The Lungwort already served as a medicinal plant in folk medicine. The type of spotted lung herb common in this country also bears names such as lung root, Arzenil lung herb and fox lung herb. However, it was not used as a remedy for lung diseases, but its leaves were reminiscent of the lung. It should help with sore throat, hoarseness, or bladder problems.
The spotted lungwort
The spotted or real lungwort grows in Germany, Austria and Switzerland often on the edge of the forest as well as in deciduous forests, but also in city parks and gardens. It is a predator family like borage, viper's head or comfrey, which are also considered medicinal plants. Related species such as dark lungwort and soft lungwort are of no importance as medicinal plants.
The real lung herb grows up to 30 cm in height, is perennial and forms wood-like roots. The lanceolate leaves are covered with white spots.
The real lungwort is an early bloomer and shows its red, purple or blue calyx from March. There are several flowers on each stem that are reminiscent of bells. Lungwort is available in various cultivation forms, which differ mainly in the color of the flowers, such as "Cambrdige Blue". The fruit node forms brown seeds with the characteristic "pointed cap".
As a forest plant, the lungwort likes it shady to semi-shady, in addition nutritious with permeable humus like deciduous forest soil and a little damp. If the soil is clayey, you can break it up with gravel or sand. The best place is under deciduous trees that are not in the blazing sun.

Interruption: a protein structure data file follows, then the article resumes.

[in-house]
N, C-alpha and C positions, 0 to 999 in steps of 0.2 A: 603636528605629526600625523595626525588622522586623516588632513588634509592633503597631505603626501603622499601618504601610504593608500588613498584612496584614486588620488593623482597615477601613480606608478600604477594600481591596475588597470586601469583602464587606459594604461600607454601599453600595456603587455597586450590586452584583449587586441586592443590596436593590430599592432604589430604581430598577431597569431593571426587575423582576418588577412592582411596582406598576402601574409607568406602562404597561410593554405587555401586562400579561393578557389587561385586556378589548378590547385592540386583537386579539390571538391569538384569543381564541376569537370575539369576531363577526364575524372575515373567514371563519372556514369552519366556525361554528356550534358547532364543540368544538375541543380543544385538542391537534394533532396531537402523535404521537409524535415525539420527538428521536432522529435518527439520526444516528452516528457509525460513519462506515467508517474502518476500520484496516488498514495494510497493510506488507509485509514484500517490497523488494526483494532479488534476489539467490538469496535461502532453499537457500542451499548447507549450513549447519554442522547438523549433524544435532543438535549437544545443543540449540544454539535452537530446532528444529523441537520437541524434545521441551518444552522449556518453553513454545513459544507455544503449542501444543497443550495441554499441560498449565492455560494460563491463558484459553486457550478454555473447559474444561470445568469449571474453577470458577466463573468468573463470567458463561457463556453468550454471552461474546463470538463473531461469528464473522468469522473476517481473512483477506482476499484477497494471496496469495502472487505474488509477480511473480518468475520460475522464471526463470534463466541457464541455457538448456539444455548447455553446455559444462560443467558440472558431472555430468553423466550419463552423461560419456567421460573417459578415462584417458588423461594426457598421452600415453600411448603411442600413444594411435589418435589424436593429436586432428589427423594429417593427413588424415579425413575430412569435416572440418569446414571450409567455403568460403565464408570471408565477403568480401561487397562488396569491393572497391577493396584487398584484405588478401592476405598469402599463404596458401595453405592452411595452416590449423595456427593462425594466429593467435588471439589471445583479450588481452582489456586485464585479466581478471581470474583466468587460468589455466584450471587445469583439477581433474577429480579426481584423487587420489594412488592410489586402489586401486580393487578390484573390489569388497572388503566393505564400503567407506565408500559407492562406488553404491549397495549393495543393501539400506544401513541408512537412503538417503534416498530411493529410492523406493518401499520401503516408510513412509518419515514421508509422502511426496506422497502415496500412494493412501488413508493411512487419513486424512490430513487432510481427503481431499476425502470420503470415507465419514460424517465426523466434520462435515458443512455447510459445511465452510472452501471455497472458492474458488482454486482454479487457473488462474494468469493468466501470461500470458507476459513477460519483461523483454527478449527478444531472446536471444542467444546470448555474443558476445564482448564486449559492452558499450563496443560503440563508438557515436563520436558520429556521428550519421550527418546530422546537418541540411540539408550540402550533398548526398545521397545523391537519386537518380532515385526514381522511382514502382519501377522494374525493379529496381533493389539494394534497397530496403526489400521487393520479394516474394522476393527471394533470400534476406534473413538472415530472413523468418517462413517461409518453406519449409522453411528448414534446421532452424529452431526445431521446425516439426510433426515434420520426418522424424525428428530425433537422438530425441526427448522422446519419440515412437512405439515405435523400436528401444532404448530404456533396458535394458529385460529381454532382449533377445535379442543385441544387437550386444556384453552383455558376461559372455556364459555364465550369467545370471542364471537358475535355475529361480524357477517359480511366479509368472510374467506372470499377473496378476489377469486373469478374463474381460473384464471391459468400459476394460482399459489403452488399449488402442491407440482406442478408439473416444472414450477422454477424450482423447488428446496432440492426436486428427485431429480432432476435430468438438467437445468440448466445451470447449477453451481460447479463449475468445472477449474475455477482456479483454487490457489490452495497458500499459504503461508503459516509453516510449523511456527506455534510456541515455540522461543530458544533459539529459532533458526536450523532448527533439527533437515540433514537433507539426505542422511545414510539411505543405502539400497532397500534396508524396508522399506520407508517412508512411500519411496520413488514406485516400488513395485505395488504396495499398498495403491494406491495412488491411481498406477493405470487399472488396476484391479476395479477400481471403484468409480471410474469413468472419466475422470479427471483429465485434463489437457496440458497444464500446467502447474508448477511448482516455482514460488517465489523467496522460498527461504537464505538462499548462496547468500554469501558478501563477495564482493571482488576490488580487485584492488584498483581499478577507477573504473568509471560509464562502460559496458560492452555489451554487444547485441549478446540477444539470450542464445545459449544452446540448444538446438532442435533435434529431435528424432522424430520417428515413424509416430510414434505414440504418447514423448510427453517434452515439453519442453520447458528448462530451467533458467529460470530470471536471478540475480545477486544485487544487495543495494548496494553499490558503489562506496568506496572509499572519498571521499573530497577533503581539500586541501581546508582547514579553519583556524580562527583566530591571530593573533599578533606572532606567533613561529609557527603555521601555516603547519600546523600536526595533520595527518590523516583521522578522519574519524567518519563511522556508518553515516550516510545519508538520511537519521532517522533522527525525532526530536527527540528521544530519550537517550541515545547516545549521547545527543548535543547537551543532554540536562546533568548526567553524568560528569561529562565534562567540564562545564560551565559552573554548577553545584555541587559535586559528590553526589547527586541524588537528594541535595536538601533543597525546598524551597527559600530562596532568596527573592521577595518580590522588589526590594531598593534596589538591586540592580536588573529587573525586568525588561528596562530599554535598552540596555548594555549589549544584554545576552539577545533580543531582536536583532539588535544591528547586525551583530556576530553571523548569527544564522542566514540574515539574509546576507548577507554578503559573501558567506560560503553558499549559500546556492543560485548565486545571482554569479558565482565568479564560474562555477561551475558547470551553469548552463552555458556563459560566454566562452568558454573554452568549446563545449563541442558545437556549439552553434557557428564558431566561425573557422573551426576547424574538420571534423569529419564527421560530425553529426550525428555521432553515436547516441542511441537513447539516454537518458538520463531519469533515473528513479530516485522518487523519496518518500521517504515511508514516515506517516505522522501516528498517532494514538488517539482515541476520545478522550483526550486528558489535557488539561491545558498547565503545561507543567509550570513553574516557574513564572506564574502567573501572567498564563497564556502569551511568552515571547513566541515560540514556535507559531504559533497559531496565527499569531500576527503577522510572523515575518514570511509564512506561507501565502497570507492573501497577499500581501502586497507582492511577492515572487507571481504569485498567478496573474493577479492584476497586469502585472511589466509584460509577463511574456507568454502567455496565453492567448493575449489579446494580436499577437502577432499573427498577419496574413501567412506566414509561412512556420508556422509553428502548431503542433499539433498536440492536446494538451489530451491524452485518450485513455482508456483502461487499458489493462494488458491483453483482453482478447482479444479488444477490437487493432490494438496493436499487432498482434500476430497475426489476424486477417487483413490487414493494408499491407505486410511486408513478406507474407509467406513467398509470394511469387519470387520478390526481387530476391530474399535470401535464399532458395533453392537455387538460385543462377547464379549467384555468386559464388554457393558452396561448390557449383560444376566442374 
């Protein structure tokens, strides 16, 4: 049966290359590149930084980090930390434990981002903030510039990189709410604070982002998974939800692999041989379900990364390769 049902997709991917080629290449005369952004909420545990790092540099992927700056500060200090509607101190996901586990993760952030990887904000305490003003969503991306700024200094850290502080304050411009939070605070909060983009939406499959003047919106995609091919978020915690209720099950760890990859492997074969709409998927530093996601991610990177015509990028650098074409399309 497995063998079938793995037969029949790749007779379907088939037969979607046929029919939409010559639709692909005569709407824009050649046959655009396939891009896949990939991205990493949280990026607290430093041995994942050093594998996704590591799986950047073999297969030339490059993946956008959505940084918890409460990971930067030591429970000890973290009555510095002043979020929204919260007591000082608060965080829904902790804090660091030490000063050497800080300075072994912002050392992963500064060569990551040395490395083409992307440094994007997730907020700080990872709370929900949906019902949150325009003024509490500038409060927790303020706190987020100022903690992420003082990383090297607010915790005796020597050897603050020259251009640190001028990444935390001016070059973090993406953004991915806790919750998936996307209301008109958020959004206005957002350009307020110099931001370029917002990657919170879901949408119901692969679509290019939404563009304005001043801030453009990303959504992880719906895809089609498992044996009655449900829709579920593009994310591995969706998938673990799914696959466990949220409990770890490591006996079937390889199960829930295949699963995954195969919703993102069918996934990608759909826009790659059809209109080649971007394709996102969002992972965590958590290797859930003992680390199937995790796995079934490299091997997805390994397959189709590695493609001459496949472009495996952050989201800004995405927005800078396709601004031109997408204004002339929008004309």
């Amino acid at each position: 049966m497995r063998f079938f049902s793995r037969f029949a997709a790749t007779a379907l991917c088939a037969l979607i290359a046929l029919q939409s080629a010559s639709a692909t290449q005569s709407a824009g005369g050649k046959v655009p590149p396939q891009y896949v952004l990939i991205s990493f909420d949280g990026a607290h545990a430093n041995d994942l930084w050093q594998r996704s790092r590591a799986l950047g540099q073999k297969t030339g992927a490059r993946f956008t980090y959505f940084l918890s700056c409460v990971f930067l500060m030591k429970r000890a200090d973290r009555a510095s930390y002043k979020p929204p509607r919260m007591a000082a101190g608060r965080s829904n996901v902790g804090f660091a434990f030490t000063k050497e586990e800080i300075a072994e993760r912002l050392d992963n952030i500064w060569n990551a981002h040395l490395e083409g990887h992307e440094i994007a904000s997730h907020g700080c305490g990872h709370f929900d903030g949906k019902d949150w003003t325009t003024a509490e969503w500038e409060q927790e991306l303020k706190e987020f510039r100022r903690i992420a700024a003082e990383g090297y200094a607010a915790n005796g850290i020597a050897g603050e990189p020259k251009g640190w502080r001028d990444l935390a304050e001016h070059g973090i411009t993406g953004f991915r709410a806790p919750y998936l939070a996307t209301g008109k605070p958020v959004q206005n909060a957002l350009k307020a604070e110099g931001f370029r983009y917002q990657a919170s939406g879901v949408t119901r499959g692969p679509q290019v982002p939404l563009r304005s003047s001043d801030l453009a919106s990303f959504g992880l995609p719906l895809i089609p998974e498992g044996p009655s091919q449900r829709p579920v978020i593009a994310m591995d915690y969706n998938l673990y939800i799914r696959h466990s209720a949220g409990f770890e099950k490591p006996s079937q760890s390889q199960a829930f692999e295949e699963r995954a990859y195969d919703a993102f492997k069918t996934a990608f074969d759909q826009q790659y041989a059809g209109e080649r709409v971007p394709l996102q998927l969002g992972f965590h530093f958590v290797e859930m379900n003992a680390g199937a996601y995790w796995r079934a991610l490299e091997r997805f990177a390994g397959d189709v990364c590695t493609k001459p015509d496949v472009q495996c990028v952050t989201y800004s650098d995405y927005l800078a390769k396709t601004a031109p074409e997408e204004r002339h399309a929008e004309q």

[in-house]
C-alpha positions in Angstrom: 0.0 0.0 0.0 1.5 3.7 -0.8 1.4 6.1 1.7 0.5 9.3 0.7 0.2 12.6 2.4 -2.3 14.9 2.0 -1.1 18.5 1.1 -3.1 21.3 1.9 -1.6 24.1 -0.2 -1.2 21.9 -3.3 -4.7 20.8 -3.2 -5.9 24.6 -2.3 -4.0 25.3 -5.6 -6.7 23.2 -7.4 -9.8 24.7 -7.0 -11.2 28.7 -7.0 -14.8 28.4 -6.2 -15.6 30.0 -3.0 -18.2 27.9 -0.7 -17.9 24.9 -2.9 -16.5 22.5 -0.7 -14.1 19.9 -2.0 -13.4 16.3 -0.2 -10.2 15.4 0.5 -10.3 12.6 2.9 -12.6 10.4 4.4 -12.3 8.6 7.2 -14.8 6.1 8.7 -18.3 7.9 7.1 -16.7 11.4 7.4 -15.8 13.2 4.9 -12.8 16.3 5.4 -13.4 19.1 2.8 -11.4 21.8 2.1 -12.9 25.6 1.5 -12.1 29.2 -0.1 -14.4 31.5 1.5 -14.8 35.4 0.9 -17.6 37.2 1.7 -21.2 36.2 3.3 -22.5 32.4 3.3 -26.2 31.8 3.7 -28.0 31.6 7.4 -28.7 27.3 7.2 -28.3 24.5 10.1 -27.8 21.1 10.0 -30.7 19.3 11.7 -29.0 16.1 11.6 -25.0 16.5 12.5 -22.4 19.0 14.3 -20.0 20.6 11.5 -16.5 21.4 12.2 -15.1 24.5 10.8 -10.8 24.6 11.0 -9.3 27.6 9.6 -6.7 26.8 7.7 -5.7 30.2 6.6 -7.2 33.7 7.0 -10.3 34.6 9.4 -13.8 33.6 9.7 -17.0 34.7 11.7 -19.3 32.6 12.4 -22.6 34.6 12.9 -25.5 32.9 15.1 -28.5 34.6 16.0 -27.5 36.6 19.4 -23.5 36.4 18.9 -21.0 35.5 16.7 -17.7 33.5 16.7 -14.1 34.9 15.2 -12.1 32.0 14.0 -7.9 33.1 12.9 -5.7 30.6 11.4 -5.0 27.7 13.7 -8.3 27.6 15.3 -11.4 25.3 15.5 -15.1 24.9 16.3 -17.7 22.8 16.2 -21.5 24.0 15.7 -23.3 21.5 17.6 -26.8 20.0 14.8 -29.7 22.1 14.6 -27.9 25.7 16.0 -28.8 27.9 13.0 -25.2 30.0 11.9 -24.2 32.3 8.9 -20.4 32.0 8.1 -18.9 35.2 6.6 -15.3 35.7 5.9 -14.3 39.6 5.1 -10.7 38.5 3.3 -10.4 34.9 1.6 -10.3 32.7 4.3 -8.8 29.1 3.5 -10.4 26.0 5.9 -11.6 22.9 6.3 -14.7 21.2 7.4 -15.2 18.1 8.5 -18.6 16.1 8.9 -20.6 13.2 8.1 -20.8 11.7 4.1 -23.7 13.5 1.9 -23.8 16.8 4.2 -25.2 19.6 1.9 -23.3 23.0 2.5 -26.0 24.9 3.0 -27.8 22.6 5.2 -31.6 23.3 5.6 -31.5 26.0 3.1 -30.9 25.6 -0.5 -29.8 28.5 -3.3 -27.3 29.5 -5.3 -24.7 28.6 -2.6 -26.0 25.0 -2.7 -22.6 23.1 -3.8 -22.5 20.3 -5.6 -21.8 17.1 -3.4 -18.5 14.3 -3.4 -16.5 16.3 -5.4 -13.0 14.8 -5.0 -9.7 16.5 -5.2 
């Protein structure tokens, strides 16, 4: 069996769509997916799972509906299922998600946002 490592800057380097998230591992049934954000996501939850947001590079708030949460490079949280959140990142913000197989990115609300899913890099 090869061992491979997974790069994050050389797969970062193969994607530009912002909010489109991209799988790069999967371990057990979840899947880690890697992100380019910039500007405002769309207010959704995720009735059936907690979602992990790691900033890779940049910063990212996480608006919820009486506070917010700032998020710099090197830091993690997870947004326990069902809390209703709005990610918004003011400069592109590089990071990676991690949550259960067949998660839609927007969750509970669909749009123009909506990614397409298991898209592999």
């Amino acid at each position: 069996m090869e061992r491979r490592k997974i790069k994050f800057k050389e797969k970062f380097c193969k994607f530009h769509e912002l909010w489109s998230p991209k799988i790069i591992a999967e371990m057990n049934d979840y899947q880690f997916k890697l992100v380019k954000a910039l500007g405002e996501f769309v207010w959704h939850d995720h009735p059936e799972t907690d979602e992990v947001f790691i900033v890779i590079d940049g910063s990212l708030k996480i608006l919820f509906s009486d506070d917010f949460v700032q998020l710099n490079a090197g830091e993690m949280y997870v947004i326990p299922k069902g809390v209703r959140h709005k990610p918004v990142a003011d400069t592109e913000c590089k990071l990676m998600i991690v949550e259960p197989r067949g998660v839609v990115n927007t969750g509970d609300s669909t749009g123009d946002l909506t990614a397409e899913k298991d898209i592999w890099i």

You should sow the early bloomer in March. As a cold germ, the plant needs frost to germinate. At the same time, lungwort is a light germ, which is why the seeds must not be deeper than about 0.5 cm below the earth's crust. There should be a distance of up to 20 cm between the individual plants.
If you pull lungwort on the balcony, it should be facing north or west, otherwise the plant will get too much with the sun. A pot should have a diameter of 20 cm so that the roots can be placed.
In addition to seeds, lungwort can also be propagated by division. It’s pretty easy. You only need to split the root with a sharp spade in spring or summer and plant the sections separately.
Fertilize and water
As a forest plant, lungwort thanks for annual fertilization in spring with compost and / or nettle slurry. The earth must not dry out, and lungwort cannot tolerate waterlogging. Weekly watering is advisable in the shade in summer if the rain does not come.
Lung herb is hardy.
Lungwort in medicine
Lung herb has been used as a medicinal plant since the Middle Ages. Back then, there were superstitious reasons - it was about the imagined effect based on analogies. The leaves were reminiscent of a lung, which is why Hildegard von Bingen proposed the "lungwort" in Causa et Curae as a remedy for lung diseases. Later it should help with wound healing and also with women complaints, namely as a powder and as a wine tincture.
Considering lungwort as a medicinal herb does not only arise from superstition. It contains saponins, tannins and silica, which loosen mucus, relieve stimuli and contract. Dried lungwort brewed into tea is a real home remedy for cough, hoarseness, diarrhea and bladder problems.
For tea, pour a quarter liter of hot water on 2 teaspoons of dried lungwort and let it steep for 8-10 minutes, drinking 3 cups a day. (Dr. Utz Anhalt)
Author and source information
This text corresponds to the requirements of the medical literature, medical guidelines and current studies and has been checked by medical doctors.
Dr. phil. Utz Anhalt, Barbara Schindewolf-Lensch
- The medicinal herb directory: www.kraeuter-verzeichnis.de (accessed: 07.02.2018), lung herb
- Medicinal herb pages: www.heilkraeuter.de (access: 05.02.2018), lung herb
- Pahlow, Mannfried: The great book of medicinal plants: Healthy through the healing powers of nature, Nikol, 2013
- Cooperation Phytopharmaka GbR: www.koop-phyto.org (access: 04.02.2018), lungwort
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